Police investigated various potential suspects. However their investigation turned up nothing concrete and the case grew cold until they hit through the combined DNA Index system resulted in a match. A DNA match was found between the defendant’s DNA profile in the DNA obtained from the blood on the windowsill and toilet paper roll. The defendant’s DNA profile have been entered into the database because he was serving a seven year sentence in Mississippi. Afterwards, police got a search warrant to obtain a DNA sample from the defendant. The search warrant was executed at the Mississippi prison where the defendant was being housed. Testing confirmed the defendants present at the crime scene.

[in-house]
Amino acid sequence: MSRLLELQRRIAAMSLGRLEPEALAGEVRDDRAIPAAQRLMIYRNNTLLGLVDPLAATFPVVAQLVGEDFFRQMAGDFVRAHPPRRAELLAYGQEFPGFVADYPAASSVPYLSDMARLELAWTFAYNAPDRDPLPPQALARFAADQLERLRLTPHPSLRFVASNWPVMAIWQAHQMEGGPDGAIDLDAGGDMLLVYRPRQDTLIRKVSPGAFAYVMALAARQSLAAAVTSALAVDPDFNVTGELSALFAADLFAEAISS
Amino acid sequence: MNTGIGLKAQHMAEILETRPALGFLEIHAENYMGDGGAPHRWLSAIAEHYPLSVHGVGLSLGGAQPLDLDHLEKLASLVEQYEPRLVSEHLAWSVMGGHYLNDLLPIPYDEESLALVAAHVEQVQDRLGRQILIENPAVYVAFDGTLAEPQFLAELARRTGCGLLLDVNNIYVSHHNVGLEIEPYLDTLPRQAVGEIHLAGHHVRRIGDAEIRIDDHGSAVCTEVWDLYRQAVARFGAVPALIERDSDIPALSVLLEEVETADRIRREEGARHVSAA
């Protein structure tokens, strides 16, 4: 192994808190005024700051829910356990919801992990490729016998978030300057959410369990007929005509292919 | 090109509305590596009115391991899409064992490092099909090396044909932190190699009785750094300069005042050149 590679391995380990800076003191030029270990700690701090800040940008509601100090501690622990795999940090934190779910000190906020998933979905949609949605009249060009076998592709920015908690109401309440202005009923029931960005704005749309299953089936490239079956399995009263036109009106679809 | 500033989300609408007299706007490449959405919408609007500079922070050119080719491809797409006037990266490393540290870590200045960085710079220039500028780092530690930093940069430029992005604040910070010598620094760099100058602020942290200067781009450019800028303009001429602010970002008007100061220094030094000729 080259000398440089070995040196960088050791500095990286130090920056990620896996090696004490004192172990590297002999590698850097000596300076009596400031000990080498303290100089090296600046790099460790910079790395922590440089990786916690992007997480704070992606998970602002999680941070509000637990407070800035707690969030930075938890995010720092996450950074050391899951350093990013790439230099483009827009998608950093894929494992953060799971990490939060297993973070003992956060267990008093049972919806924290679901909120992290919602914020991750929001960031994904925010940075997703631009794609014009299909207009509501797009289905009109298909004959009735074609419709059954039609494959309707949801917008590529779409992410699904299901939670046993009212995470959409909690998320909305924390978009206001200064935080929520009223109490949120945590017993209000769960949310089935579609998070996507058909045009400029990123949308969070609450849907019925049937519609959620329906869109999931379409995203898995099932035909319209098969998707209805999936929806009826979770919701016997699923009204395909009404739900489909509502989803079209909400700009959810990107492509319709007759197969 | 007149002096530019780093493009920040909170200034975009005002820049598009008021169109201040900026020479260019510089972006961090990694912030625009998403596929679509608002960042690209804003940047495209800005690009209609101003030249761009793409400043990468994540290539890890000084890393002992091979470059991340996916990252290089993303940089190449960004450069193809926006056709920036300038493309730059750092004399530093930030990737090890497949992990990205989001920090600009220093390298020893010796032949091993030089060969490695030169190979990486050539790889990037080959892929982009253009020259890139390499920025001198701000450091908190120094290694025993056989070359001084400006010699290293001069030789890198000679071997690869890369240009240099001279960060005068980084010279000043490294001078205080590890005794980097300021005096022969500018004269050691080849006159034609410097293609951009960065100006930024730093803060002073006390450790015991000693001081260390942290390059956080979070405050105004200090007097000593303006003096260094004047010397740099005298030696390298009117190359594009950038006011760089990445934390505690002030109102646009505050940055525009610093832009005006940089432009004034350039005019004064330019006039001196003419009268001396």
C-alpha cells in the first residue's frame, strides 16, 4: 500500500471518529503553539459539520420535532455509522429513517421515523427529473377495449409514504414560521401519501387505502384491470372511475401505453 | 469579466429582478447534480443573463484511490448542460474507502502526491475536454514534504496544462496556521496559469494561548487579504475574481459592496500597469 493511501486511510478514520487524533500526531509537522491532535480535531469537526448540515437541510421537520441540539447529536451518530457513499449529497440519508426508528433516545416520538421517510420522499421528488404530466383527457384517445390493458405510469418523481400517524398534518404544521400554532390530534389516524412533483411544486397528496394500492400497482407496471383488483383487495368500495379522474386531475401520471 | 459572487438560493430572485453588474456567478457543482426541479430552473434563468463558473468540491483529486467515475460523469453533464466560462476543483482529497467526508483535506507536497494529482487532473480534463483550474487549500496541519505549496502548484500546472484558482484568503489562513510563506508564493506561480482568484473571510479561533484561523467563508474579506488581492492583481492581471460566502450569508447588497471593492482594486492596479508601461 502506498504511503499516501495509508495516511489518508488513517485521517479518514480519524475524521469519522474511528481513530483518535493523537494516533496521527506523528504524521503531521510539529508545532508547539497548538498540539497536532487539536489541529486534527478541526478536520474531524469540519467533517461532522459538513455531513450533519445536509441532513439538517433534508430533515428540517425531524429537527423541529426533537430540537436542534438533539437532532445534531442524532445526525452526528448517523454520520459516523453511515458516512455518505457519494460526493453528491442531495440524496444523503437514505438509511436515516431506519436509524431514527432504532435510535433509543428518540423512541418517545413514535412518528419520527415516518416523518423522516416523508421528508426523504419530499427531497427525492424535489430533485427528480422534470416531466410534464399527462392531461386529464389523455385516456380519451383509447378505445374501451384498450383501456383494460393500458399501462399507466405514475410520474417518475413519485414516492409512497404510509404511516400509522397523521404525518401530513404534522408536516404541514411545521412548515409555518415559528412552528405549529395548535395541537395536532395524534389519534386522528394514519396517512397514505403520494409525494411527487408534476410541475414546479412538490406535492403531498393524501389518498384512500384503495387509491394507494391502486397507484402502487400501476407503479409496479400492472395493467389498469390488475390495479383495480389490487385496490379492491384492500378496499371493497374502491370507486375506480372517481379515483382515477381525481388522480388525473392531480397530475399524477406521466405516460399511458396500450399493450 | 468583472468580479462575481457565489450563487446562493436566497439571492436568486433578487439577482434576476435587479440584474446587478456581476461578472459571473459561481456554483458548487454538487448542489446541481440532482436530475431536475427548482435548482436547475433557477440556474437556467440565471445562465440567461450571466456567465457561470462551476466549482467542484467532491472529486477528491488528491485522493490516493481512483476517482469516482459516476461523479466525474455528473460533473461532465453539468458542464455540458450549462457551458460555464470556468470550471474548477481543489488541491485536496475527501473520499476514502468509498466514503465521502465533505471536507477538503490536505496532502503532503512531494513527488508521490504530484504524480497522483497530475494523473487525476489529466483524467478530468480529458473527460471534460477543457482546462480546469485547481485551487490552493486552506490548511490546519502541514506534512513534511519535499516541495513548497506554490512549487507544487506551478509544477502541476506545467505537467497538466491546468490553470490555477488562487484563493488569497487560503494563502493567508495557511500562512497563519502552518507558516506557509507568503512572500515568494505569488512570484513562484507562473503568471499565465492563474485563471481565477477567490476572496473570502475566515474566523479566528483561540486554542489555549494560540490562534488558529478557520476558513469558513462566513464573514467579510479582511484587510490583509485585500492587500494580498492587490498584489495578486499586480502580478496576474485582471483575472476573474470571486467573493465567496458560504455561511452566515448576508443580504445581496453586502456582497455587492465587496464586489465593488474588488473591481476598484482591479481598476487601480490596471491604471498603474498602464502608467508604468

The defendant argued on appeal that his rights under the interstate agreement on detainers act or violated when the state failed to bring him to trial within hundred and 20 days. This act is a compact among 48 states, the District of Columbia, Puerto Rico, the US Virgin Islands, and the United States. It is a federal law subject to federal interpretation.
The act provides for procedures for transfer of prisoners between federal and state jurisdictions. Its purpose is to encourage speedy and orderly disposition of outstanding charges. The 120 day time limit can be extended for good cause shown, said Tulsa criminal defense attorney Stephen Cale.